yoga daventry


Today, I want to talk to you a bit about meditation and how incorporating a meditation practice into your daily routine can help you find a little more peace and tranquility…

My journey to becoming someone who meditates regularly began a good few years ago when I was working in a very stressful job in London. I spent hours working or on the Tube, and I found my level of stress was becoming cumulative. Each day I got a little bit more stressed and wound up and eventually, I would end up snapping at people or just generally feeling stressed and anxious. Being me, I tried to jump straight into meditation by sitting in silence and expecting my mind to be cleared within seconds; of course this didn’t work and it ended up making me feel even more frustrated because I couldn’t even manage to sit quietly for a few minutes.

Determined to persevere, I bought a guided meditation CD and sat and listened to that. It was much easier to follow along with the visualisations given, but I did still find my mind wandering. It was at this point that I realised the mind is like the muscles in the body. You don’t go to the gym once and expect to have toned muscles so why should training the mind be any different? It’s about regular practise and focus. Some days you will find it easier than others and usually, the days when meditation are a real struggle, are the days when you really need to do it!

As my practice improved, I began to explore different forms of meditation, such as going to Buddhist classes, drumming meditations, and gong baths. I discovered that I like sound based meditations as they also allow the healing properties of the sound waves to permeate your mind and body. You get swept away on the sound and, as a bonus, it also gives you something to attach your focus on if you struggle to stay present when you’re sat in silence.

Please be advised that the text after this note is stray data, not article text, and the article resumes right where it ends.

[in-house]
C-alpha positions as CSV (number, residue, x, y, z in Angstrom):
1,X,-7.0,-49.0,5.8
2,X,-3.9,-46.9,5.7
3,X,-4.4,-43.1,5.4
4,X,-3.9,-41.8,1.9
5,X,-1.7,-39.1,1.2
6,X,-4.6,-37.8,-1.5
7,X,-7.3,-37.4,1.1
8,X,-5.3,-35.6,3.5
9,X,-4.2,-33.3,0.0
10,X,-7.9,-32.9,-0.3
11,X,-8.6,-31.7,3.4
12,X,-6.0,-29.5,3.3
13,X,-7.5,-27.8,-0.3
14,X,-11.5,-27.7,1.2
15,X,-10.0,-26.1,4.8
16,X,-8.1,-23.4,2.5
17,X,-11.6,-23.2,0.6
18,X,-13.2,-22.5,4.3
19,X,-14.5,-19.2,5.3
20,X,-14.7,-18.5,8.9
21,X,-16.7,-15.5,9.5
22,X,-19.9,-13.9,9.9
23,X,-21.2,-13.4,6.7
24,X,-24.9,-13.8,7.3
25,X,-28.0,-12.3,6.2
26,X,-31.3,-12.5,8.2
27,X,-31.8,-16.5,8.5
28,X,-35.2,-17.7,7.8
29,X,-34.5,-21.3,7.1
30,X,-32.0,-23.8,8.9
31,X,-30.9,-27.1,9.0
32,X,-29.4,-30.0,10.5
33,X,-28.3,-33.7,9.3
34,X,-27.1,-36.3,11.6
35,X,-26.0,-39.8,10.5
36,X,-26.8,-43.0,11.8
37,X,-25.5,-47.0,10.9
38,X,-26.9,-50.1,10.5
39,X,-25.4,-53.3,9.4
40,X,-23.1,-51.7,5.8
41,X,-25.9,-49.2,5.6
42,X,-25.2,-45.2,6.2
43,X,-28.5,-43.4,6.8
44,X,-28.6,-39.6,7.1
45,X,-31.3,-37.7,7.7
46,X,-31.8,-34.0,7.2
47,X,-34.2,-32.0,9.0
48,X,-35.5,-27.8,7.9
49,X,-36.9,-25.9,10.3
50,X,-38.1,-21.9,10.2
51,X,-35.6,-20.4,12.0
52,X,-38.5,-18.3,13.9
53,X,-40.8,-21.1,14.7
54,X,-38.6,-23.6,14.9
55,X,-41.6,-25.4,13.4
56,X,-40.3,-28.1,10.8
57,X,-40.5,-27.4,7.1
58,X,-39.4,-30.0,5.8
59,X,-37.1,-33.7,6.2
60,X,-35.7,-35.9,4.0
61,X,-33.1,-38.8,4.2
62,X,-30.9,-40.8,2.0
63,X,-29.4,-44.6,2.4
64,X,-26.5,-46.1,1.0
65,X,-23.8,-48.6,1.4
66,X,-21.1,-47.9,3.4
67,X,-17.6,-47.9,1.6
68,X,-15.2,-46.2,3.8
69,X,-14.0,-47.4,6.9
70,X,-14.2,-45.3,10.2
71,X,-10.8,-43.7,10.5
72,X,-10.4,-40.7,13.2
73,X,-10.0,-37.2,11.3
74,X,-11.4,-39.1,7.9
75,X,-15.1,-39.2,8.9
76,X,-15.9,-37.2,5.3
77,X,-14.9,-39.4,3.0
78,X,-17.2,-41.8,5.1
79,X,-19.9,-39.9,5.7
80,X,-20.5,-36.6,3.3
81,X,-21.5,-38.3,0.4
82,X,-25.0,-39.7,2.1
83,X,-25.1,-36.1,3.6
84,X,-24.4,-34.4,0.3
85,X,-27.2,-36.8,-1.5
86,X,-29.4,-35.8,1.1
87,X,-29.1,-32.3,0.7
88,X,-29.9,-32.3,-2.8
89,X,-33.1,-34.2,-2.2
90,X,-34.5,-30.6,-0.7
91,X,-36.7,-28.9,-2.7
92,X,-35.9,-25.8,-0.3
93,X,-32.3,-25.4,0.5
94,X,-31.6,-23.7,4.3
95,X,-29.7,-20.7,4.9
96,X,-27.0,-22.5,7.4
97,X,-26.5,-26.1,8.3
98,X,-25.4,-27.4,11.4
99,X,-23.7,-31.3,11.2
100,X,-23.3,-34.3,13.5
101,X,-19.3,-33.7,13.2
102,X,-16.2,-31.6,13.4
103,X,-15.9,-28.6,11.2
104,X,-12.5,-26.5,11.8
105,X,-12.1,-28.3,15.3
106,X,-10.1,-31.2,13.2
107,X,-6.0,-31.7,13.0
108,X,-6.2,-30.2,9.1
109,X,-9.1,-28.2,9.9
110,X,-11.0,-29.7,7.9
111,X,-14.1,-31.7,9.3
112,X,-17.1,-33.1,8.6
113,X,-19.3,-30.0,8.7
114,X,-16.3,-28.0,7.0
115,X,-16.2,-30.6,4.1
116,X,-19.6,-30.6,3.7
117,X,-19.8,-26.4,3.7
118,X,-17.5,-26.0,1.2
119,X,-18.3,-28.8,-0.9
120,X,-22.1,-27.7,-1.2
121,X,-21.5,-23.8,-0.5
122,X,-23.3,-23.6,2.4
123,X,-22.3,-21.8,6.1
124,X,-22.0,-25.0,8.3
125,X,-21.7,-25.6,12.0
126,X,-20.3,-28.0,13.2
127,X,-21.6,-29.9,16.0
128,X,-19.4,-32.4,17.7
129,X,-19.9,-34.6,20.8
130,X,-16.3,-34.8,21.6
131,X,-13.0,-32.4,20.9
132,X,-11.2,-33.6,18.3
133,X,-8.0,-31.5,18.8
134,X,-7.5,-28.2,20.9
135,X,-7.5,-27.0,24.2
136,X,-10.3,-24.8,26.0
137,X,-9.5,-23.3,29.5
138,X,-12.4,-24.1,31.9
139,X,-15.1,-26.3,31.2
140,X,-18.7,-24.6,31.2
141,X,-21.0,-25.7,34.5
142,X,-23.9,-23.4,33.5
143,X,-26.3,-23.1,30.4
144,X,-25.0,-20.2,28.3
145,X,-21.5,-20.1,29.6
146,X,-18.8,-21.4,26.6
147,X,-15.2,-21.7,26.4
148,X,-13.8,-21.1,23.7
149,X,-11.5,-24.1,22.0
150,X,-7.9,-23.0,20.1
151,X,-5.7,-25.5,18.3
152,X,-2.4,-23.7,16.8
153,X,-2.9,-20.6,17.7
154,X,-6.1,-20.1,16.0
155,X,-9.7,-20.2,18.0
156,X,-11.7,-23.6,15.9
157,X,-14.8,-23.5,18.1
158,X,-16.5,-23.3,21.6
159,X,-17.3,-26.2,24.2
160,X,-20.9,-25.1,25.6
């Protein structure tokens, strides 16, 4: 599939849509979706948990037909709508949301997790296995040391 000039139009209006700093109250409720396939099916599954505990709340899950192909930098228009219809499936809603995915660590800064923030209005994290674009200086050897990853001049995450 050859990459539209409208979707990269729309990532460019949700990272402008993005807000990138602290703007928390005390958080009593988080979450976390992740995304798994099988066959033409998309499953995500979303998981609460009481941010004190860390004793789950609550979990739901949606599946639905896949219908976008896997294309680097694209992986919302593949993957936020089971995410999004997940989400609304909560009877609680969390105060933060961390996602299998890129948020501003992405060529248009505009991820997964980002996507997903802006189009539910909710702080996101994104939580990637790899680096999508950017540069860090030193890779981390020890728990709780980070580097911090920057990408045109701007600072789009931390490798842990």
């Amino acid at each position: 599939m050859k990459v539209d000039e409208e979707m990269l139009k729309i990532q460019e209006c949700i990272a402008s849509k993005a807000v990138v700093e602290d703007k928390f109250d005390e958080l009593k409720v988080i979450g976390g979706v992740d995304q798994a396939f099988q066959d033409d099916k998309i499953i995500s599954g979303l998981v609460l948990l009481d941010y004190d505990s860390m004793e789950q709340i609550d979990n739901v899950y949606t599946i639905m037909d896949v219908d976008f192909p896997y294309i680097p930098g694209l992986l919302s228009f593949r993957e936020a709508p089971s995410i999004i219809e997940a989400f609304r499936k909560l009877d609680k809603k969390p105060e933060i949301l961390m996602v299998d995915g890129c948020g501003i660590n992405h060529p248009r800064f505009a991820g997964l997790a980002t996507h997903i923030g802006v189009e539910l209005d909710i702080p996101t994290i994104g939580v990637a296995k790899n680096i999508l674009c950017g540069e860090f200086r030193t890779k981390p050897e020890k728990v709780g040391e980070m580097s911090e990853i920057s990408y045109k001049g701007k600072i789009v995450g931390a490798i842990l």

My next realisation was that everyday tasks could be performed in a meditative way. Running, cleaning, walking, could all become active forms of meditation. They offer space to concentrate on a reasonably mundane task and allow the mind time to relax from making difficult decisions or from overthinking problems. Yoga is a fantastic extension to this; working on moving with the breath helps us to set a focus and to move in a way that benefits mind, body and emotions.

You don’t have to meditate for hours every single day – even just 10 minutes a day can help. Start by just sitting, closing the eyes and taking some deep breaths. Allow yourself to feel your body relax and settle. As your body releases tension, you’ll find the mind and emotions will eventually follow. Most importantly, don’t be too harsh on yourself if you struggle to clear your mind. We spend hours every day filling our heads with thoughts and encountering situations that trigger our flight or fight responses, so don’t expect to be able to sweep these aside on your first attempt. Stick at it…remember, practise is key!